Hares-Stryker’s approach is chronological by decade. Half a page to three pages, including illustrations, are allotted to each artist. As well as gleaning biographical and bibliographical facts from various reference works – there is a bibliography of works consulted – Hares-Stryker has added information obtained from interviews and correspondence with many of the illustrators themselves, or if they are no longer alive, with relatives. Many of the great and the good of children’s book illustration are here: Robert Ingpen, Inga Moore, Patrick Benson, Michael Hague, Michael Foreman as well as others whose names are more familiar in an adult milieu. Animated and photographed editions are included, as is a graphic novel version by Michel Plessix. Unfortunately, this is one of the few editions that is not visually represented.

While there is an index with the names of the illustrators and the publishers, an alphabetical list of illustrators with the details of the edition they illustrated would have made a handy reference tool. A list of the scenes illustrated would also save a bit of flapping around between pages. Most of the illustrations are in black-and-white, presumably to keep the expense down, and there are sixteen full-colour pages in the centre of the book. Even so, it can be seen that the range of styles and media brought to bear on the text is huge; in some cases good detail about the media employed is given, but in others more discussion about technique and media would be useful.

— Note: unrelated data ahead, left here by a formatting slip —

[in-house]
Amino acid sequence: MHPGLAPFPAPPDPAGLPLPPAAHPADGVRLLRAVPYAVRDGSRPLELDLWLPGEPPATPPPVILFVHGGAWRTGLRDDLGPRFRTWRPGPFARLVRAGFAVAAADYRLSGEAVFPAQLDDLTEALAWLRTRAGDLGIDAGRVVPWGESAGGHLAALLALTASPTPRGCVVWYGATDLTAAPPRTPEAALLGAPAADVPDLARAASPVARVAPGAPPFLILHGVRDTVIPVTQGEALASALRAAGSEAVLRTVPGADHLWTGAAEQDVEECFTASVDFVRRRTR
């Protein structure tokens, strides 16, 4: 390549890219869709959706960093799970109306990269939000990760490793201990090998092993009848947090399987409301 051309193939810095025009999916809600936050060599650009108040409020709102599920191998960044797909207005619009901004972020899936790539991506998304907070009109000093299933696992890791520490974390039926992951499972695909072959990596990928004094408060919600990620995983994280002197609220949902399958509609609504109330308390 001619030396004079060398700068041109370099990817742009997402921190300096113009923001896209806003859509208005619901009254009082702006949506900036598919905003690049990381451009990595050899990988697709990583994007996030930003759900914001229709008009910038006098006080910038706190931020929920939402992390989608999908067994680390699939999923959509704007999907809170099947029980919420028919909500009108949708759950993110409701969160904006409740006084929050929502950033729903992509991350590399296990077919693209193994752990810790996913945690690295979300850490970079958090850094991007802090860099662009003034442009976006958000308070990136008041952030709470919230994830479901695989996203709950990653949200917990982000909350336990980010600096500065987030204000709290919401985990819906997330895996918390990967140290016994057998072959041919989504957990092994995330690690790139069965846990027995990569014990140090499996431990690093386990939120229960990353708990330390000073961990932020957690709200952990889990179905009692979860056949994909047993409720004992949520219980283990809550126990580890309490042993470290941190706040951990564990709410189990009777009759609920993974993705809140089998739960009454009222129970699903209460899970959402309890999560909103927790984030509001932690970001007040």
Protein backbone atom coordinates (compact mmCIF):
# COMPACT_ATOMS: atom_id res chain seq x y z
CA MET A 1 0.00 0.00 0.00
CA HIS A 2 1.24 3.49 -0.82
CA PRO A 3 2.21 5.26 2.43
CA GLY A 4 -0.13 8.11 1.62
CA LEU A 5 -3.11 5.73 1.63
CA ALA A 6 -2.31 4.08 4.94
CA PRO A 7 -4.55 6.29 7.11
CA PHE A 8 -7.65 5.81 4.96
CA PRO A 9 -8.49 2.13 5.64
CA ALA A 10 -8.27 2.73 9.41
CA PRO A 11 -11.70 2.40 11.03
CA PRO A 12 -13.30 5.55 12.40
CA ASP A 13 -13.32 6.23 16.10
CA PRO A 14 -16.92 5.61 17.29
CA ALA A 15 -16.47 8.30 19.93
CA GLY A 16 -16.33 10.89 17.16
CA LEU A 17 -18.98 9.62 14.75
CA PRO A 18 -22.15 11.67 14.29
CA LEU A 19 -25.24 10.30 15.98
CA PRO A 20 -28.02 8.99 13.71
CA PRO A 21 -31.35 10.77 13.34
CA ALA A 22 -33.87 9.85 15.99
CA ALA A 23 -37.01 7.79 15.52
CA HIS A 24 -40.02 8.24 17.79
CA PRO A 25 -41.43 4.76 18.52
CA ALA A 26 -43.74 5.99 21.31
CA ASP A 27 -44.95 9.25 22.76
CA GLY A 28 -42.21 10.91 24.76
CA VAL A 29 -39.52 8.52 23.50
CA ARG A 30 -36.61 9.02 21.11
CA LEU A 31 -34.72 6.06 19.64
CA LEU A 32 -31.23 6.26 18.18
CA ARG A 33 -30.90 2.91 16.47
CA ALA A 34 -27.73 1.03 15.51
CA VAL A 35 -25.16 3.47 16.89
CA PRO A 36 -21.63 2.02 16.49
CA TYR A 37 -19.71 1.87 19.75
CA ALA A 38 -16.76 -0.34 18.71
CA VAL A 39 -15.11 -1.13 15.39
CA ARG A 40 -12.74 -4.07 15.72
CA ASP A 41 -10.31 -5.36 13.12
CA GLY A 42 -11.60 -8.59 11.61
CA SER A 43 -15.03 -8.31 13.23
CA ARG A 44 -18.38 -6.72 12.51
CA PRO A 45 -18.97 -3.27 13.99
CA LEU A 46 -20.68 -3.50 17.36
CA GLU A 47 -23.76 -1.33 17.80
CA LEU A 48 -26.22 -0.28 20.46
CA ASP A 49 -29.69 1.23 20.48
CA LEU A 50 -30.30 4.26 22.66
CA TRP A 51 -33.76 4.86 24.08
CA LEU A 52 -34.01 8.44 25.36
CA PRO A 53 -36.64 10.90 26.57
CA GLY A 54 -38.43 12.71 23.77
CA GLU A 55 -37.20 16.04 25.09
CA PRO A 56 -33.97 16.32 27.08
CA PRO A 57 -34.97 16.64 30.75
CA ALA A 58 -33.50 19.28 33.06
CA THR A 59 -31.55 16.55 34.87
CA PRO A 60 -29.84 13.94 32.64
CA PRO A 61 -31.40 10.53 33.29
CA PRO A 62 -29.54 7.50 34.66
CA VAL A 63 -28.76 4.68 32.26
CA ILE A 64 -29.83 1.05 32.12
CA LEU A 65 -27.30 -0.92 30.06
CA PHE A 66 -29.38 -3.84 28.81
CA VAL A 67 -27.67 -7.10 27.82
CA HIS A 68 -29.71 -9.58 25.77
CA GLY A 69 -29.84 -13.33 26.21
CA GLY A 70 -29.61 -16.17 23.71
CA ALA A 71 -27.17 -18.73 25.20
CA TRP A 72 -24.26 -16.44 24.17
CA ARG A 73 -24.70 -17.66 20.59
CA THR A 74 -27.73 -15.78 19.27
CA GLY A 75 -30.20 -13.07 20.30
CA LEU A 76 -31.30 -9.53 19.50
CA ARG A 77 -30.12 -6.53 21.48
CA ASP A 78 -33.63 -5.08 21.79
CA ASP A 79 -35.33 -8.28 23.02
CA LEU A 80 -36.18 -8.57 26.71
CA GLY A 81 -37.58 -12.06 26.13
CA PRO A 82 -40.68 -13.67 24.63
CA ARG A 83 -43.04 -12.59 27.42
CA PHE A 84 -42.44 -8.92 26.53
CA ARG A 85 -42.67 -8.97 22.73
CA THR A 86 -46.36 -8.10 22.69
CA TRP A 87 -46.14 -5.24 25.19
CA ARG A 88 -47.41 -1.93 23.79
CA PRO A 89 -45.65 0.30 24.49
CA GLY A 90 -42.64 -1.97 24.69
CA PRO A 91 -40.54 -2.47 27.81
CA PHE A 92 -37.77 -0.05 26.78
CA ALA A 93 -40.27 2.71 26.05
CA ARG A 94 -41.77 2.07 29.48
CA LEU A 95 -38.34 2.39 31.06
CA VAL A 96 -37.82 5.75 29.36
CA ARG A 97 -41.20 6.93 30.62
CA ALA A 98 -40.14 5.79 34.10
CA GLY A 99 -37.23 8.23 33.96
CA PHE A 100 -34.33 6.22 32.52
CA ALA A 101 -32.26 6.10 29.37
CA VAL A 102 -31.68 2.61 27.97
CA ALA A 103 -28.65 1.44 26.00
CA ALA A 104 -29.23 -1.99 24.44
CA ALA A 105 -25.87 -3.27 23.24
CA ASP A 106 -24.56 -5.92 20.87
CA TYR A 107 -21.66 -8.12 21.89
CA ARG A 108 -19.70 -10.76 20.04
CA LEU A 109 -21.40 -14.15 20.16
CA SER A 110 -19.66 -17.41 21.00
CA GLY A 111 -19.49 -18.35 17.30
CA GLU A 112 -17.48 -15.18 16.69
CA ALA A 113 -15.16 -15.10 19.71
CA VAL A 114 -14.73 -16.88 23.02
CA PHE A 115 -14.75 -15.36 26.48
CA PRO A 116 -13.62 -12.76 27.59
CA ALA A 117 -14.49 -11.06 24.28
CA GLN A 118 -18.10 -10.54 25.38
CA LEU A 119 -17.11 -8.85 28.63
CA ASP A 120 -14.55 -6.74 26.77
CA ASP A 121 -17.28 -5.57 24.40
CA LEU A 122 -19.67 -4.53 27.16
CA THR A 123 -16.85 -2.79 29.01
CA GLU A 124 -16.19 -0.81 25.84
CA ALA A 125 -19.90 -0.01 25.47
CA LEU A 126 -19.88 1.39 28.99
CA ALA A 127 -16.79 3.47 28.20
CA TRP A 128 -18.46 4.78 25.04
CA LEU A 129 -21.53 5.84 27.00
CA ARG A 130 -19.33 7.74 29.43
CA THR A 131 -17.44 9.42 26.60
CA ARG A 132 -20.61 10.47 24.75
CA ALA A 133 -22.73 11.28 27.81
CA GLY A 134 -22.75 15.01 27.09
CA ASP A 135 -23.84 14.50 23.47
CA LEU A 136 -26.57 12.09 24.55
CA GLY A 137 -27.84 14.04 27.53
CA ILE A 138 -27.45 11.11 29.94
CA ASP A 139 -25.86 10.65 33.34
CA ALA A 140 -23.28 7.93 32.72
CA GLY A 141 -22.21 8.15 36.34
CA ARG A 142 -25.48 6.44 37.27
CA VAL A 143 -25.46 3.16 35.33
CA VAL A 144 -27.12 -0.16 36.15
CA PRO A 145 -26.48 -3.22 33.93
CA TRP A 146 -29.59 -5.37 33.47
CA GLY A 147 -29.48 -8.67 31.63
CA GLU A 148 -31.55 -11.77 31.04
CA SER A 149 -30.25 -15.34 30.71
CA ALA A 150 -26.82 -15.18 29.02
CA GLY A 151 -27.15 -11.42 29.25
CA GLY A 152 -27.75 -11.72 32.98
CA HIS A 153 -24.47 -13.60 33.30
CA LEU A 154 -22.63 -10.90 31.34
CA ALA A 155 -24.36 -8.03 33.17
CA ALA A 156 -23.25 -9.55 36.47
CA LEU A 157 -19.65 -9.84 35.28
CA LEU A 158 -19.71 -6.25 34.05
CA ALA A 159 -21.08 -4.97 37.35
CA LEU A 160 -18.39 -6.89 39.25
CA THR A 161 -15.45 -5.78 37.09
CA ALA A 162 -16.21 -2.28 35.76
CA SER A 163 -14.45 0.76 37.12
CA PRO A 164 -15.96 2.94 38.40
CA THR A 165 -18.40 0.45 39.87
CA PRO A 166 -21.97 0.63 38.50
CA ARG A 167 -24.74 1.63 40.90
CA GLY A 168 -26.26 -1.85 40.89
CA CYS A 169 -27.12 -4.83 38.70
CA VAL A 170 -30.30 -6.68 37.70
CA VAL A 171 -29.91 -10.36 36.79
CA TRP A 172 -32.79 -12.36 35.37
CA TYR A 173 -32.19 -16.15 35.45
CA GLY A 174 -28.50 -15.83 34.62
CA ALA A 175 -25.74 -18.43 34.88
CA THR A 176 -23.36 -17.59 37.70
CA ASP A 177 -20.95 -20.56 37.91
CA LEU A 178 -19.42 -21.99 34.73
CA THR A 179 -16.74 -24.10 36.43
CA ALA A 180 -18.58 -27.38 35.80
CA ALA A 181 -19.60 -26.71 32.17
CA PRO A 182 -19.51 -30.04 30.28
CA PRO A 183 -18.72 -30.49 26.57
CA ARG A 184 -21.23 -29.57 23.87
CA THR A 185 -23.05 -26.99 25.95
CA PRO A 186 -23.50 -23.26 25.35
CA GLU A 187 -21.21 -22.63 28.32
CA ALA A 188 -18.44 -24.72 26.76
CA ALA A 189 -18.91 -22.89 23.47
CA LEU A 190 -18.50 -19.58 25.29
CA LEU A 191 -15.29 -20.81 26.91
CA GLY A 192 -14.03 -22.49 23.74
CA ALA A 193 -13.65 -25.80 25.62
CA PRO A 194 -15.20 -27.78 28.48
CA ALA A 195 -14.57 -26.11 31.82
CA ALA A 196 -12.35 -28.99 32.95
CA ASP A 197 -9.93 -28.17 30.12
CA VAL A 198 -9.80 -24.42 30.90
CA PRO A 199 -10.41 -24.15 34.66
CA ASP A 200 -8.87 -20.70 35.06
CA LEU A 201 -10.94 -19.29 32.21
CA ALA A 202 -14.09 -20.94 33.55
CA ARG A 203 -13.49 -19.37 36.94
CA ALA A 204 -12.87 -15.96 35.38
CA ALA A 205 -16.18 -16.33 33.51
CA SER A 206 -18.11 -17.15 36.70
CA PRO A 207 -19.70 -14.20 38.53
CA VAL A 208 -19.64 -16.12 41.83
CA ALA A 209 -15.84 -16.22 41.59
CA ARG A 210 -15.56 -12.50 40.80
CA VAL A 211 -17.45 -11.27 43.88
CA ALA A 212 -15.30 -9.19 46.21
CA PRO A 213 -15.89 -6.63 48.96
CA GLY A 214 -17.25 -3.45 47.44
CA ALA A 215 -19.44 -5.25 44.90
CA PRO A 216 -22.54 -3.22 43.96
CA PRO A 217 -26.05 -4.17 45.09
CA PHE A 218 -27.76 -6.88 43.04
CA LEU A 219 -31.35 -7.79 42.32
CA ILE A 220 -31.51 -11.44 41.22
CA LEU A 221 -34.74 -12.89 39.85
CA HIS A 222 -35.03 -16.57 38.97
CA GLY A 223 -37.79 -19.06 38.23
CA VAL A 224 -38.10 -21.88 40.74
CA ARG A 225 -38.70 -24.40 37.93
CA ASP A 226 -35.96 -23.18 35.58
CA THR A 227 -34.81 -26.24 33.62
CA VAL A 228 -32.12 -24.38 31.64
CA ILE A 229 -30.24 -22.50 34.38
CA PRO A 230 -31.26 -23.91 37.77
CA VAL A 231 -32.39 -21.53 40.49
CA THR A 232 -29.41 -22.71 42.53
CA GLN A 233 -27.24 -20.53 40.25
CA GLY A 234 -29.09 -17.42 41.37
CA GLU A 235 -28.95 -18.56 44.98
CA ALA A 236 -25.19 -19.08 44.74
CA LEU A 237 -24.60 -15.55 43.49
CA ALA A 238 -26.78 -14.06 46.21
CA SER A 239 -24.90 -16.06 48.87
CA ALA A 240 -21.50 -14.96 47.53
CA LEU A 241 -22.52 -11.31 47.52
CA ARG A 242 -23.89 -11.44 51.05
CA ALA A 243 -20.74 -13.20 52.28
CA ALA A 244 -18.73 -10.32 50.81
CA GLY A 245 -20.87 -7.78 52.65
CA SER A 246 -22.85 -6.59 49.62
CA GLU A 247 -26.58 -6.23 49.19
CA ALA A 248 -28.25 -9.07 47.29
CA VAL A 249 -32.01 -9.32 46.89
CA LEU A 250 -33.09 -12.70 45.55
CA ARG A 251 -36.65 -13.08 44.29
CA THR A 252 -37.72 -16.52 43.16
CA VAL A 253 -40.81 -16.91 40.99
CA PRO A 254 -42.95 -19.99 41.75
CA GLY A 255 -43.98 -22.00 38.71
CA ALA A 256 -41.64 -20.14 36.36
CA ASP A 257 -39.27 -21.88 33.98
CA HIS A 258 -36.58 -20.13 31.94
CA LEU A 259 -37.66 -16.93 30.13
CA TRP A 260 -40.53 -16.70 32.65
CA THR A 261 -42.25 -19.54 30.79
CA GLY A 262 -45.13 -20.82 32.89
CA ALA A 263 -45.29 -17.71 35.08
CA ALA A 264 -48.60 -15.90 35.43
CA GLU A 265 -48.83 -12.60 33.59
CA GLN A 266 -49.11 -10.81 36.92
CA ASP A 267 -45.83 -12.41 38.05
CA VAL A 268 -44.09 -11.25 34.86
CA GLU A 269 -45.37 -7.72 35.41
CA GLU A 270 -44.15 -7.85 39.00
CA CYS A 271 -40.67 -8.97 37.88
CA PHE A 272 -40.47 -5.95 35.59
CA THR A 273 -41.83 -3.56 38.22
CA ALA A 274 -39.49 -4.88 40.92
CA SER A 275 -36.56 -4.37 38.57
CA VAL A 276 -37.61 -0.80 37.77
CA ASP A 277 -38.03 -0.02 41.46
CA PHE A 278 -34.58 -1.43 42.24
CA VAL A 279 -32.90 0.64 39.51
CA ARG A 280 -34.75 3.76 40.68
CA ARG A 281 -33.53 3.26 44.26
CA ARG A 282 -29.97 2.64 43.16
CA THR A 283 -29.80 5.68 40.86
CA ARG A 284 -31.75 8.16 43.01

It is difficult to compare the work of different illustrators as different scenes have been chosen for reproduction. Some artists impart a gentle, friendly tone while others explore more of the darker elements in The Wind in the Willows. The most challenging chapter in the book, “The Piper at the Gates of Dawn,” must also present challenges for an artist. Justin Todd wanted the chapter omitted before hitting on the idea of showing Pan as a spiritual presence in reverse silhouette, his shape defined by the landscape around him.

Overall, this is a useful and entertaining volume. It will no doubt be drawn on by other scholars and students carrying out research into The Wind in the Willows or into the work of the artists whose illustrations are depicted. Historically too, it provides an interesting look at how illustration has changed over a century, and indeed how a certain sameness pervades some of the illustrations, even those separated by many years. Perhaps this reflects Burningham’s reservations about how little room there is for the artist in Grahame’s text. And it is certainly interesting for the more casual reader who wants to dip in to see how 91 illustrators have dealt with this classic.

Valerie Coghlan
Church of Ireland College of Education, Ireland